Gone Floatabout

Sailing, Photography, Wilderness

World Oceans Day

8 Comments

Dolphin

Dolphin just breaks the surface off Celeste’s bow, Baja Mexico, February 2018

Saturday (June 8) was World Oceans Day.

I didn’t actually know that until today — I’m not really plugged into all the sundry United Nations holidays out there. But I like the sentiment behind it, celebrating and protecting the world’s oceans. The ocean is obviously a source of joy for both of us — as all our readers know, we try to spend as much of our free time on or in it as possible.

Under-over_Celeste and Ellen

Ellen swims under Celeste, French Polynesia, August 2018. This was the recent double-page spread in Cruising World.

And so Saturday was no exception, despite the fact that we weren’t aware at the time that we were celebrating World Oceans Day!

We tried out a new (to us) scuba diving site, accessed from shore (i.e. we waded in), and were really pleased to find a reef with healthier coral than we were expecting.

Coral reef

Healthy coral reef!

There was also a good amount of fish, many of them fairly large specimens of their species. Though we didn’t see any big marine life (rays, sharks, game fish), we were still very pleasantly surprised by the health of the reef.

Peacock grouper

Peacock grouper

Both of us are just amateur observers, not scientists, so I have no idea if our hypotheses are correct, but it seems likely that this site (which involved a 3/4-mile hike in over rocky terrain in full scuba kit) was more pristine than many we’ve dived simply because it’s less trafficked. And not just by scuba divers, but snorkelers and spear fishermen too. There was also little run-off from the land and the water temperature wasn’t too hot by tropical standards – 79 degrees F. In an effort to keep the site healthy and untrafficked, I’m not going to say where it is — sorry!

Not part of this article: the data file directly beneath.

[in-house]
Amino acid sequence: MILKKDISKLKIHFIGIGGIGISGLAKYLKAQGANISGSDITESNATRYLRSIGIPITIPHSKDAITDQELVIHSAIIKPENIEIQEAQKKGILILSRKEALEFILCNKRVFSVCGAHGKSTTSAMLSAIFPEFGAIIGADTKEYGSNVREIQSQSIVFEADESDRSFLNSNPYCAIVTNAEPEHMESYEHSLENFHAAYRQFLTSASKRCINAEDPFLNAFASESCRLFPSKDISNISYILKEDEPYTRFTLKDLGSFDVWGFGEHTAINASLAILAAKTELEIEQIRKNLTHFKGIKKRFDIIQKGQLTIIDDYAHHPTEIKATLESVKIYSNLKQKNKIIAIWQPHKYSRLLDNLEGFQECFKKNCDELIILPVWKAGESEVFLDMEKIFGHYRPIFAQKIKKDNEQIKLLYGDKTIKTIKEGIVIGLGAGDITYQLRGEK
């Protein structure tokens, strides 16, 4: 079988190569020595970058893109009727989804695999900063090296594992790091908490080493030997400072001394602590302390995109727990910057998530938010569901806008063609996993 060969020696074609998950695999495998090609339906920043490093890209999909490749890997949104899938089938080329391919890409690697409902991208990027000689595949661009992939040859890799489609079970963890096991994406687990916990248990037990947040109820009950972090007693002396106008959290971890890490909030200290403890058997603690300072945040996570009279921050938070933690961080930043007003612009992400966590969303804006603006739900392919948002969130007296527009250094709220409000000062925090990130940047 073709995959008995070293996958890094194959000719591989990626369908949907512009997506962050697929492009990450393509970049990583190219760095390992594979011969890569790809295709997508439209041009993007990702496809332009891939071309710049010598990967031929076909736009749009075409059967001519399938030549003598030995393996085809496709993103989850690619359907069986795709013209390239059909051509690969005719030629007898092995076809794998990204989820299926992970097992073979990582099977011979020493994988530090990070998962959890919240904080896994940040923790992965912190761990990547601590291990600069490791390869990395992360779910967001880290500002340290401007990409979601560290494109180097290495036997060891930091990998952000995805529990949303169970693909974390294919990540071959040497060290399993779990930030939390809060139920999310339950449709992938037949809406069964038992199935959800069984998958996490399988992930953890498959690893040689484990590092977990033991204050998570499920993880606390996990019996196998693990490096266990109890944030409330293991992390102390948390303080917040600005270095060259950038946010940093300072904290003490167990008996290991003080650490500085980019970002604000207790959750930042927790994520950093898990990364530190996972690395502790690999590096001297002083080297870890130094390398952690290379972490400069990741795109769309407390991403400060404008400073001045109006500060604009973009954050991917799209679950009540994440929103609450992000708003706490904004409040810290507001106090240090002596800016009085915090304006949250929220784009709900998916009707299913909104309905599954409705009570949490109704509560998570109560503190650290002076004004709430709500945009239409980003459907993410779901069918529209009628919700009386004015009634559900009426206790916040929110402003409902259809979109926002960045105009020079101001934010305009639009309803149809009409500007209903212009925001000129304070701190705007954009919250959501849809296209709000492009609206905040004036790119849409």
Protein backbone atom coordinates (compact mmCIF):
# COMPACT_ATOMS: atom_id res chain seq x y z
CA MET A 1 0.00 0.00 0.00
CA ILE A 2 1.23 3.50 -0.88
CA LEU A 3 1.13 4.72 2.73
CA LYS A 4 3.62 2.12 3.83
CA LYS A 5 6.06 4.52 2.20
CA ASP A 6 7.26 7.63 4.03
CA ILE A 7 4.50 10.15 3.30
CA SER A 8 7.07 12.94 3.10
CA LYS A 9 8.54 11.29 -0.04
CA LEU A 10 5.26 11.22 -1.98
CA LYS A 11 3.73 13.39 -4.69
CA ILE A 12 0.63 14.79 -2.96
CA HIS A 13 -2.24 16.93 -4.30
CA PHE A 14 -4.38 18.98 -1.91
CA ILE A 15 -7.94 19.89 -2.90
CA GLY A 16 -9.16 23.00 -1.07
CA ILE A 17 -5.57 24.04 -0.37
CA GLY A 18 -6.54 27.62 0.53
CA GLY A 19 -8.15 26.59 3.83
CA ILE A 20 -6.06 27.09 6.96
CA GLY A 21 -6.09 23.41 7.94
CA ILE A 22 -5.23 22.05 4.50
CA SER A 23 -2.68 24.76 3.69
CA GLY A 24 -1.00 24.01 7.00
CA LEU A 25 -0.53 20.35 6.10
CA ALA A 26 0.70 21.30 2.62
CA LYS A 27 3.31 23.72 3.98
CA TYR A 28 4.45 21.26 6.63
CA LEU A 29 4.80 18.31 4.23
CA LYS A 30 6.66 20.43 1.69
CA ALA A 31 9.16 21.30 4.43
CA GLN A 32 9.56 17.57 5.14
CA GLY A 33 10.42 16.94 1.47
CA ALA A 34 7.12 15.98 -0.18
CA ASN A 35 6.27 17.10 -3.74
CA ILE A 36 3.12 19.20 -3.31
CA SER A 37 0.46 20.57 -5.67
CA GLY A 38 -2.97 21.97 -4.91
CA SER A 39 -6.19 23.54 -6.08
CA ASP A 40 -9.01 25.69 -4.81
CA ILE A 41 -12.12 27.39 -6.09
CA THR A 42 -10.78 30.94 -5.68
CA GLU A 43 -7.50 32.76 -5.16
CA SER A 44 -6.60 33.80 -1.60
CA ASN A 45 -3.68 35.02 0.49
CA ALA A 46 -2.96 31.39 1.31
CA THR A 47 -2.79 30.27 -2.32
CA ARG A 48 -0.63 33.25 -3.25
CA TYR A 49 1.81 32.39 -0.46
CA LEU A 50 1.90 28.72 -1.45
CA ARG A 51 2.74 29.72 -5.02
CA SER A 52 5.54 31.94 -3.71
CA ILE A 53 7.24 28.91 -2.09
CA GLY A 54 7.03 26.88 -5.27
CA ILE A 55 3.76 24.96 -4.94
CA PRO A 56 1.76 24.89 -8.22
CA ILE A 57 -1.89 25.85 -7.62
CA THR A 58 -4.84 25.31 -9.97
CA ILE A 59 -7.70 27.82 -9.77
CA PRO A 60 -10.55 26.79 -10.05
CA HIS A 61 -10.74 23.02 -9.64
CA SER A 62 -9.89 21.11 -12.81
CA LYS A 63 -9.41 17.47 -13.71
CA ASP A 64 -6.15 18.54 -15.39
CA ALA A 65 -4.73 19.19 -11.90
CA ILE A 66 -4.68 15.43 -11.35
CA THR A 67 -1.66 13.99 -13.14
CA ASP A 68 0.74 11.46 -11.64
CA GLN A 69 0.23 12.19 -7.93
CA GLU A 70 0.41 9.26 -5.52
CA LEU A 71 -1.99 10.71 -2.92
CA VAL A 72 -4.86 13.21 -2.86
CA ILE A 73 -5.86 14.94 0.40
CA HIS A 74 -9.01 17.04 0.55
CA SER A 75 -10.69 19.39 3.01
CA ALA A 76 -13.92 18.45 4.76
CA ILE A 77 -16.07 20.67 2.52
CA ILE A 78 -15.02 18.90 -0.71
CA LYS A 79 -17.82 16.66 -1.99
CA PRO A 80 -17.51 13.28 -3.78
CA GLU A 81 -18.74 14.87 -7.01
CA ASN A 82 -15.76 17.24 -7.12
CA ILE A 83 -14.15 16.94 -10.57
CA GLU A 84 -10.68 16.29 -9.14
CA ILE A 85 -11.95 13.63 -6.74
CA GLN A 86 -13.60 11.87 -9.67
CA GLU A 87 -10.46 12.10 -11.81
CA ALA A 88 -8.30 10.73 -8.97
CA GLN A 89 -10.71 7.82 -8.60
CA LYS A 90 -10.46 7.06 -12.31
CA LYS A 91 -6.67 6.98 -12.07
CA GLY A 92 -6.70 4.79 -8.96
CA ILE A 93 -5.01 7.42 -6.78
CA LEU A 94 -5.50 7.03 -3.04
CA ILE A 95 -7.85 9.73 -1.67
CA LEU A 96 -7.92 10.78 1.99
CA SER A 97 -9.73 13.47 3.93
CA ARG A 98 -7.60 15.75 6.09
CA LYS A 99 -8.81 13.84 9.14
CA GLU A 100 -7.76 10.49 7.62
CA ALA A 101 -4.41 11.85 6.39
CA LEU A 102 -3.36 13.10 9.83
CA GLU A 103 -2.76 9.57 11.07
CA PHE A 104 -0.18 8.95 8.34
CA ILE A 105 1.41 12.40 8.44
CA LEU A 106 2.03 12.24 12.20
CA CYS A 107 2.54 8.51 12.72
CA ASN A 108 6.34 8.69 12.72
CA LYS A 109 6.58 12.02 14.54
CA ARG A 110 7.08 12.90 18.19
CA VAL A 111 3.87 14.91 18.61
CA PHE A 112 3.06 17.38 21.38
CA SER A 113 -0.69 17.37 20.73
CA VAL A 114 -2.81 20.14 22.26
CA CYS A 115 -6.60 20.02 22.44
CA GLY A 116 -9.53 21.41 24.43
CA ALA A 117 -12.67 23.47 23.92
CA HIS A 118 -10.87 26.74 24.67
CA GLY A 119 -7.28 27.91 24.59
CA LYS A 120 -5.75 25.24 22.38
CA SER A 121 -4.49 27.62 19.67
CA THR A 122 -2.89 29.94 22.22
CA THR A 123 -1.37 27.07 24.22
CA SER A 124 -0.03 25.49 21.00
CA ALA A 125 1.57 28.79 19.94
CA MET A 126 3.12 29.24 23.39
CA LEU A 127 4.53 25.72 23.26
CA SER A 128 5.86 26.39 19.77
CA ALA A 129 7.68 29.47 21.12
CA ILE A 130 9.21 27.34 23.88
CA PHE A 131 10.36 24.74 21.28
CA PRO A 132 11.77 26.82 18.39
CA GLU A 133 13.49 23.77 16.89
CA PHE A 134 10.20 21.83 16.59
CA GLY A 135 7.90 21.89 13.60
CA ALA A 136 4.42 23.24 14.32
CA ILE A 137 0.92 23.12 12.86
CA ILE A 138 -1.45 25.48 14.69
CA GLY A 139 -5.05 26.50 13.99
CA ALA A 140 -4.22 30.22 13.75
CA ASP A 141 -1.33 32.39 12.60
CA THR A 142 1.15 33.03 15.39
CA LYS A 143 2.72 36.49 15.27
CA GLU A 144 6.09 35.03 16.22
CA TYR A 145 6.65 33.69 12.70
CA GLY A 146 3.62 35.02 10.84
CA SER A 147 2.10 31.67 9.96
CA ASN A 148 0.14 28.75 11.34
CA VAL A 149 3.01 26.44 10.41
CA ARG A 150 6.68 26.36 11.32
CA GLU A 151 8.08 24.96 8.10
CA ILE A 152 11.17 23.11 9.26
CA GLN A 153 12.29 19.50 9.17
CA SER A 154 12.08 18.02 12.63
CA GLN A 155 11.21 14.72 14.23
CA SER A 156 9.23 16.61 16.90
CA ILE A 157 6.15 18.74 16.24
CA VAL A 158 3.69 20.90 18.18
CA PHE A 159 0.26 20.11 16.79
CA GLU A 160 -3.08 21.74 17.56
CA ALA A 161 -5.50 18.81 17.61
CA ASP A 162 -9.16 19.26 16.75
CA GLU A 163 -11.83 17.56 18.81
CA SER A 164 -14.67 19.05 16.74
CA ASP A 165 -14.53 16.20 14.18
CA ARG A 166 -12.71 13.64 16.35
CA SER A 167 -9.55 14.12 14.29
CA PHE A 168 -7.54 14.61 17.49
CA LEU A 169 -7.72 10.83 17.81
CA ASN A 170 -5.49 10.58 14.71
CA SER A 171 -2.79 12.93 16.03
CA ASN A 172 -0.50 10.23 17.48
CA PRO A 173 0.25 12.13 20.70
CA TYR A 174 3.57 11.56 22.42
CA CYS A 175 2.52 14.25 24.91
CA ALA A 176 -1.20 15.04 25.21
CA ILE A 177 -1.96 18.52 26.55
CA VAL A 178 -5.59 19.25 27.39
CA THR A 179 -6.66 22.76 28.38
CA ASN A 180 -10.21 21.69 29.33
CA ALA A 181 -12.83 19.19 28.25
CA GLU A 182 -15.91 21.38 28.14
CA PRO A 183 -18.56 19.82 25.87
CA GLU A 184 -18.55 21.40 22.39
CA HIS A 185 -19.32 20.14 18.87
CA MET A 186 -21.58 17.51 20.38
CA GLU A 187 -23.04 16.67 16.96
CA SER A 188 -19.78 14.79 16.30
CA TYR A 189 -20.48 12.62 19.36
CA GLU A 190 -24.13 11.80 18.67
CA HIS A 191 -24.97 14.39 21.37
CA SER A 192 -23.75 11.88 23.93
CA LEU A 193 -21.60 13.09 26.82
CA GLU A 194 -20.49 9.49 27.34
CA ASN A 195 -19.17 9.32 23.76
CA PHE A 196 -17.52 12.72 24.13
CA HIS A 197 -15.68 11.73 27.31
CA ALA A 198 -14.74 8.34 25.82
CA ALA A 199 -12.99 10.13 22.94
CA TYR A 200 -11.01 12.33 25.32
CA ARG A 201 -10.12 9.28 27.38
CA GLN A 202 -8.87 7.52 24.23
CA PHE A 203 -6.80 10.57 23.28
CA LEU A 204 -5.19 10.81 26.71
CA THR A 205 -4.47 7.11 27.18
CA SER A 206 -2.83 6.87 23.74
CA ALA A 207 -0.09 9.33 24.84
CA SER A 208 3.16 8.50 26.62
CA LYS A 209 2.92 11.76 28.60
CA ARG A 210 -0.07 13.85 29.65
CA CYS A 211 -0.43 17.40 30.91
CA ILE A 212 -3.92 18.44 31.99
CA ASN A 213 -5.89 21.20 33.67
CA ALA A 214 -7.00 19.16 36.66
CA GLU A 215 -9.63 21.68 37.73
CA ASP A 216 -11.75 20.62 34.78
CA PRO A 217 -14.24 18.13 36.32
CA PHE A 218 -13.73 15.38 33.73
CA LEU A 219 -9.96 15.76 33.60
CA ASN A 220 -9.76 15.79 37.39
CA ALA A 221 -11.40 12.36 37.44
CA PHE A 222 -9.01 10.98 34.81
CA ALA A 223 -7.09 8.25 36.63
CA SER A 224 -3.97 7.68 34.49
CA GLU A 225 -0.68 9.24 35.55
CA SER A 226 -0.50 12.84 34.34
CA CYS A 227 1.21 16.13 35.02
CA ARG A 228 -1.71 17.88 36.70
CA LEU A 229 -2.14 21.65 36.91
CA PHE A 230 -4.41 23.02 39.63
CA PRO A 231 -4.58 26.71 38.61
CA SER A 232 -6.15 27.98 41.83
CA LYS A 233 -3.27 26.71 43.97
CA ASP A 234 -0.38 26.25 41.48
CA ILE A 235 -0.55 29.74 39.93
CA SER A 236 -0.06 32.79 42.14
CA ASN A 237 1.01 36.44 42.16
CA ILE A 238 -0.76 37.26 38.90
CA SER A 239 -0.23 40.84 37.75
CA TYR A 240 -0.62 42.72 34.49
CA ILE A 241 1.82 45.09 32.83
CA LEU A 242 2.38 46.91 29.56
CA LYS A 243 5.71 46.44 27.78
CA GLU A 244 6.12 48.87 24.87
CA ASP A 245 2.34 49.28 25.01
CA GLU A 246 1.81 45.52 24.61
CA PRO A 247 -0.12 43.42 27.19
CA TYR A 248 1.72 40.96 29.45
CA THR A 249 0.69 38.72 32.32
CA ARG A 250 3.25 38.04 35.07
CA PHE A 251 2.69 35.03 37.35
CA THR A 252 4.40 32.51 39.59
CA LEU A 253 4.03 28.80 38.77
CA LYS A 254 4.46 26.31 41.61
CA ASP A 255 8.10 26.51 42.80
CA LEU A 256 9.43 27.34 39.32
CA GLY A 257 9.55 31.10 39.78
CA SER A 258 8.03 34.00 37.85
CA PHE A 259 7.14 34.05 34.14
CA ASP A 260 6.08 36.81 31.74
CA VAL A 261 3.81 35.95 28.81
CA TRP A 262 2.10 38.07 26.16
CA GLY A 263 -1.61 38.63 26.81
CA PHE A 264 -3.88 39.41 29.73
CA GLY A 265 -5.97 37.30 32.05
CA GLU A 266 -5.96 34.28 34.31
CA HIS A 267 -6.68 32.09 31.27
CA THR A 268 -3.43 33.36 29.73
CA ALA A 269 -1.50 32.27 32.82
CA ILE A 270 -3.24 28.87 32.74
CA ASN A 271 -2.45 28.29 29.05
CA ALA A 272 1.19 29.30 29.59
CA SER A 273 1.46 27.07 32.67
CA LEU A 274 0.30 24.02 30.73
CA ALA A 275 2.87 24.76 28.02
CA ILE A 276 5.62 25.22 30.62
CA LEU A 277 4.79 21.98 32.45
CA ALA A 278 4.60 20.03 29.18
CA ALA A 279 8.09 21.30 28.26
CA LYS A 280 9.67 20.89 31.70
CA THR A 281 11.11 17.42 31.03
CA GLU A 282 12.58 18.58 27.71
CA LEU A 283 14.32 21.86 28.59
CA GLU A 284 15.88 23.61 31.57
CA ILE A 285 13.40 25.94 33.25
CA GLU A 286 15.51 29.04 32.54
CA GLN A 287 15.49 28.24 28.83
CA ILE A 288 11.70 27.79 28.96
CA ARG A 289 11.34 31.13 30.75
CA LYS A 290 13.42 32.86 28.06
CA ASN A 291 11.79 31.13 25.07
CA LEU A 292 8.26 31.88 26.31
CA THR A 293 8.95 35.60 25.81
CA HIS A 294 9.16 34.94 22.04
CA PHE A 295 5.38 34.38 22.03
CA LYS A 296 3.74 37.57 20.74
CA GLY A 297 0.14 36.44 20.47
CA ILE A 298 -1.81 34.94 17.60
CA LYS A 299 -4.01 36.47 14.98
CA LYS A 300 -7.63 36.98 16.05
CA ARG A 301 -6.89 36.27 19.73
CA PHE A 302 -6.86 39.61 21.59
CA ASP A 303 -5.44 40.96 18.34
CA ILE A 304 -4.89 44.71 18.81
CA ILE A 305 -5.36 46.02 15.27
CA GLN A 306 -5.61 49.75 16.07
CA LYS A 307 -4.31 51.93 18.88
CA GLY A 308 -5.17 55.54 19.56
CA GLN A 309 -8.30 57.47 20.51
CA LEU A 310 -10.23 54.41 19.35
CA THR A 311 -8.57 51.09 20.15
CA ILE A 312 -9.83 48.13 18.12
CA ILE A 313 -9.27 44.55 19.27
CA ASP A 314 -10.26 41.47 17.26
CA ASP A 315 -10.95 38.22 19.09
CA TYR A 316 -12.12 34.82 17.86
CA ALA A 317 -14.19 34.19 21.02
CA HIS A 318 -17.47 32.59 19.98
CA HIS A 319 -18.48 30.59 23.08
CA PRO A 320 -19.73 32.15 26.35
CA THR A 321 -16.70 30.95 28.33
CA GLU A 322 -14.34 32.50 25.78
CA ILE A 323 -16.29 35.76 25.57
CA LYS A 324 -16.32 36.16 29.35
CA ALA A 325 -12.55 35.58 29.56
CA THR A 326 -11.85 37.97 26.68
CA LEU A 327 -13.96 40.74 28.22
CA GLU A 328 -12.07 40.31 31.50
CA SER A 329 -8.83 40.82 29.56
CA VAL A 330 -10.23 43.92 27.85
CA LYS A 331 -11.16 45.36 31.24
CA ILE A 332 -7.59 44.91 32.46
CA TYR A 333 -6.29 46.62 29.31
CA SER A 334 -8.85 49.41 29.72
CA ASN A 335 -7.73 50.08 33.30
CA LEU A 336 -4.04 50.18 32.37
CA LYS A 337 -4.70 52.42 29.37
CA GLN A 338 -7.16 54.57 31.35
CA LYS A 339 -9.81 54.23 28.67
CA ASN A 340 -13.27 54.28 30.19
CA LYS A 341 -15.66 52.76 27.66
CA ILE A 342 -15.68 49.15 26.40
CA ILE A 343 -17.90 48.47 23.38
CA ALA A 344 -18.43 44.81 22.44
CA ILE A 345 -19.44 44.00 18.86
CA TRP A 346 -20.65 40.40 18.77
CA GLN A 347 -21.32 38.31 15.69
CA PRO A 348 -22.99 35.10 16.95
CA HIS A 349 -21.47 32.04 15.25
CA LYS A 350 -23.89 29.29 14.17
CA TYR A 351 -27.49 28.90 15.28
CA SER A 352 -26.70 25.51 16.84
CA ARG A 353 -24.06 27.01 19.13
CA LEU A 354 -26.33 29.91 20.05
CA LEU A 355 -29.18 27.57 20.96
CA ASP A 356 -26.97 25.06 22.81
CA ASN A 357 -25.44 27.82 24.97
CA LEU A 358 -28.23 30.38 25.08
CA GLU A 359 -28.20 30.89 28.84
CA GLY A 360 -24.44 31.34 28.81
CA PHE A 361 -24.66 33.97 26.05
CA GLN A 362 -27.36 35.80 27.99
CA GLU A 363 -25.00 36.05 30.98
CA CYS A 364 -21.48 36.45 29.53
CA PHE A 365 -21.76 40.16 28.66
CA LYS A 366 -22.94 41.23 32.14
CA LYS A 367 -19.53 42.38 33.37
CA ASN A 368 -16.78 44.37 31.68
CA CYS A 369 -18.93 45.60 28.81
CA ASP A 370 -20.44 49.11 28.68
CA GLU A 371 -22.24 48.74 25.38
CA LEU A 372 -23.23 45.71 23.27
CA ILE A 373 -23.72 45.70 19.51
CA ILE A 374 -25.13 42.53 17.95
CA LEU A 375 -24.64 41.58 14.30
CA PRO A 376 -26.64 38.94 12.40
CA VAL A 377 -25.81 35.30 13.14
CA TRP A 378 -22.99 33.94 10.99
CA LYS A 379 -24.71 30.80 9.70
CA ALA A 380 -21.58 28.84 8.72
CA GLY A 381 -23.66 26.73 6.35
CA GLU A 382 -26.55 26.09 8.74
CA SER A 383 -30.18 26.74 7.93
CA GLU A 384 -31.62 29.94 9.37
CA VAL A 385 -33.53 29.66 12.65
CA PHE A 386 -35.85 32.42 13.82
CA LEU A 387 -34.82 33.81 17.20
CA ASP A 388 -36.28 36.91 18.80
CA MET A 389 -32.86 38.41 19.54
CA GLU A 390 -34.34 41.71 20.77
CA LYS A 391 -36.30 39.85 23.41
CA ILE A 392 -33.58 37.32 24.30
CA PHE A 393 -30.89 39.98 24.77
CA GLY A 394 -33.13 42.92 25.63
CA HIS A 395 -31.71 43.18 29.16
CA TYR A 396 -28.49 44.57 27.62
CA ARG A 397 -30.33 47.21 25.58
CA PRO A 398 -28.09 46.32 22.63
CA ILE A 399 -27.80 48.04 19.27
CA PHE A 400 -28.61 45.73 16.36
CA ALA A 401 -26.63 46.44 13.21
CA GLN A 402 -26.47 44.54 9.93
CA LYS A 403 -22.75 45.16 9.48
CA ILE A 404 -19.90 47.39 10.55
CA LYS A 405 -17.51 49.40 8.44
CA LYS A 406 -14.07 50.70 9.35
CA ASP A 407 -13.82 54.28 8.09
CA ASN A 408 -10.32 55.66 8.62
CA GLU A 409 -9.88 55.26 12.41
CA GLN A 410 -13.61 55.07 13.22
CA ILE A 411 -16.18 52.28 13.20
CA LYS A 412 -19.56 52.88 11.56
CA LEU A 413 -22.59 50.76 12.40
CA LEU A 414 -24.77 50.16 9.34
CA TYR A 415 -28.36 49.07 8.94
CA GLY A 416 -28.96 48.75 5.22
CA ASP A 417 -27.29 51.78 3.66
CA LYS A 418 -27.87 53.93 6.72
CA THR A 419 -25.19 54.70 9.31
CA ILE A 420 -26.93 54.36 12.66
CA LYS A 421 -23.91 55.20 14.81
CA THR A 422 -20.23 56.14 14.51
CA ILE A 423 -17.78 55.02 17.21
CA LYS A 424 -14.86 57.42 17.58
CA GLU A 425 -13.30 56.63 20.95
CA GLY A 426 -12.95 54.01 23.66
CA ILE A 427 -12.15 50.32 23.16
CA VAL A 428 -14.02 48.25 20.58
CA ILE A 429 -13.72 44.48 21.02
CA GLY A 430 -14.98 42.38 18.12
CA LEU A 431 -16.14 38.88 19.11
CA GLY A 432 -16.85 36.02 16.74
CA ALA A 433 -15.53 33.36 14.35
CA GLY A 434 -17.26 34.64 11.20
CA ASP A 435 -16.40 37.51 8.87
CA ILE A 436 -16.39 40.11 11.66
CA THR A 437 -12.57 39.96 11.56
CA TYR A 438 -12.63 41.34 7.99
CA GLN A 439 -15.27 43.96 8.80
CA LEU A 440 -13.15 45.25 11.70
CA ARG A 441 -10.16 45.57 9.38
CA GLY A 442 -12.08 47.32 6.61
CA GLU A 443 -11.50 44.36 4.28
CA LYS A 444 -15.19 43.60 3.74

Over the years we’ve seen a pretty big variance in coral reef health, all over the world. Again, this is hardly scientific, as we’ve only gone back to exactly the same places in very few instances and haven’t done any kind of systematic studies, but it does sadly appear as if the reefs of the Pacific are not as healthy as they were a dozen years ago. Thankfully, we still run across some areas of superbly healthy reefs. And even the moderately healthy reefs, like the one we dived Saturday, give hope for conservation efforts.

Reef and surgeonfish

A beautiful reef in the South Pacific, July 2018

In my opinion – and for me personally – there’s nothing like seeing the beautiful natural world with one’s own eyes to make a person care about protecting it. So it’s good we have days like World Oceans Day, which hopefully get more people out there to see for themselves!

 

 

Author: Ellen

Circumnavigator, Arctic voyager, writer/photographer

8 thoughts on “World Oceans Day

  1. that pic of you underwater Ellen,and the boat above is just…I dunnno…no words. Mind blowing? Incredible and yet so simple of an image..

  2. Great images as always and good thinking to keep the site secret. You are right, high traffic damages snorkeling sites!

    • Thanks so much, Chris! And I’m glad to hear you also think there’s some danger to the marine life in lots of traffic and that I’m not just being over-sensitive 🙂

  3. I would be interested in knowing about photographic equipment used for your fantastic pictures. Would you be willing to share?

    • Of course! We use the smallest (least expensive) Canon DSLR – the SL1 – with a 10-18mm lens (the widest angle made for that camera) inside the Ikelite underwater housing that’s designed for the SL1. The housing has a dome port (which allows us to take under/over shots).

      We have several other cameras for topside shots – I think the dolphin picture was taken with our Canon 6D.

  4. Good thoughts on protecting or conserving nature.

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